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Generic Electronic Payment Services: Framework and Functional Specifications

Alireza Bahreman, EIT

Electronic commerce is becoming more popular. Increased demand is beginning to strain the infrastructure. The current solutions are not complete. The question is how we should build a framework for these applications to allow interoperability. One good approach is to identify the set of services necessary for electronic commerce and build these services and supporting infrastructure simultaneously. This work will focus on payment services, specifically transactions that involve peers who exchange values. This is only a subset of electronic commerce.

Alireza does not believe that SET should be the only solution. Payment models other than credit cards should be supported. Even if we only look at SET, it is likely that multiple vendors will add enhancements to it, so multiple solutions are almost unavoidable. The goal is to create a framework that will allow these solutions to interoperate. This will allow innovation, making it possible for new systems to be introduced easily. A framework would present an organized view of the confusion of payment systems to the user. And application developers would not have to rewrite their applications every time a new payment protocol was introduced. Instead, there would be a generic API for payment systems.

In GEPS, there are three layers: applications, services, and resources. Applications use services and services use resources. Any layer can change without affecting the other two layers. Applications come in two flavors: normal, which use services, and specialized, which are part of the payment infrastructure. Some examples of specialized applications are brokers for digital cash, banks, traders, and the government, which might back a payment scheme.

There are five different services: Transaction Management, Capability Management, Preference Management, Payment Method Negotiation, and Payment Interface Management. Transaction Management, used by the other services, is the most basic service. Its responsibilities include logging, maintaining transaction status, failure recovery, etc. Capability Management provides an interface between a user's services and various payment providers. It acts as a layer of abstraction between services and payment systems. Preference Management handles a user's configuration details, e.g. whether to use cash or credit, the maximum amount to spend per day, etc. It can be used to rank payment systems according to user-defined criteria. The purpose of Payment Method Negotiation is to negotiate which payment system will be used between peers. Finally, Payment Interface Management is an abstraction of GEPS for applications which do not wish to become embroiled in all GEPS' details. It presents a uniform interface consisting of configuration, a user's wallet, value transfer, and error handling.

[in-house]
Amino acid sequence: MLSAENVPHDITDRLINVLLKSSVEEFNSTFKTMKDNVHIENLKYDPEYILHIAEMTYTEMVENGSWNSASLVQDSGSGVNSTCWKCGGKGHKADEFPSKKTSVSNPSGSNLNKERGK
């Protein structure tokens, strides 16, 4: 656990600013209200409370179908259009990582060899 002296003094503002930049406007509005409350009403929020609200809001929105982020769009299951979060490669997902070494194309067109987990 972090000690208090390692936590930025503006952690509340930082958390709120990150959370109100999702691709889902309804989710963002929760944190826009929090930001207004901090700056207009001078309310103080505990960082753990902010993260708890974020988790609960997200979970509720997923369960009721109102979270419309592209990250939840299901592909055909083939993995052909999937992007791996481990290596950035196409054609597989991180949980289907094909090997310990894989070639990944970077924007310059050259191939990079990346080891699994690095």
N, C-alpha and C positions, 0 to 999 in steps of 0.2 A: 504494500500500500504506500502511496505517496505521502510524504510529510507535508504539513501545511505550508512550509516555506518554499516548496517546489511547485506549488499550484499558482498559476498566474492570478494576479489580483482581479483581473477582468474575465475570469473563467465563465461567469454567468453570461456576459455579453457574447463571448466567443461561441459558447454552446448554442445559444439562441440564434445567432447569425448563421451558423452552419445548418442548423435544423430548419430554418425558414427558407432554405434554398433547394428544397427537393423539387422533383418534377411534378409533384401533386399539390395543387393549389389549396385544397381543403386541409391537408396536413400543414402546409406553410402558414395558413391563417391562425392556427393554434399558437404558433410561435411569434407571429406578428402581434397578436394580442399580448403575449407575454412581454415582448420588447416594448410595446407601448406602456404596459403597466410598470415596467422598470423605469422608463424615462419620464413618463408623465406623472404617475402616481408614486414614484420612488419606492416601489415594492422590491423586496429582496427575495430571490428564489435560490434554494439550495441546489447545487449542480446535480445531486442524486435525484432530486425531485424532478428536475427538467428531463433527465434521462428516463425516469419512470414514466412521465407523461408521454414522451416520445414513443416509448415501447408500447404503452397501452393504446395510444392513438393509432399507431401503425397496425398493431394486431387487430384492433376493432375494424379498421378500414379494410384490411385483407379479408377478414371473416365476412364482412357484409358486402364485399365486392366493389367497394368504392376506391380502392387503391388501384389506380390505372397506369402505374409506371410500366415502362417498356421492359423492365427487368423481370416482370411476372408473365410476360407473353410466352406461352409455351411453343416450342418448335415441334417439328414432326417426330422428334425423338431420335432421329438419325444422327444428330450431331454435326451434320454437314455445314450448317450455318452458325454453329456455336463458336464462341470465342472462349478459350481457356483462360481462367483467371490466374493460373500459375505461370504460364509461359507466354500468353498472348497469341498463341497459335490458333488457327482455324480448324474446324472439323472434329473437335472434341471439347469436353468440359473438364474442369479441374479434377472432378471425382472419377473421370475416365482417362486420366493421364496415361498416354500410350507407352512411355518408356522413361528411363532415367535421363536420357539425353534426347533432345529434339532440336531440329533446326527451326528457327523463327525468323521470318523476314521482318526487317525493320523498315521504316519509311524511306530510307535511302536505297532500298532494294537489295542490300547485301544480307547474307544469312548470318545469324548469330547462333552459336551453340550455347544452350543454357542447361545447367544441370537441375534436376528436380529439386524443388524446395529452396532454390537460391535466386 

Related work includes UPAI, IBM Zurich's Secure Electronic Market Place for Europe (SEMPER), and Java Electronic Commerce Framework (JECF).

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Next: U-PAI: A Universal Payment Up: Session IV: Standard Payment Previous: Session IV: Standard Payment
Alma Whitten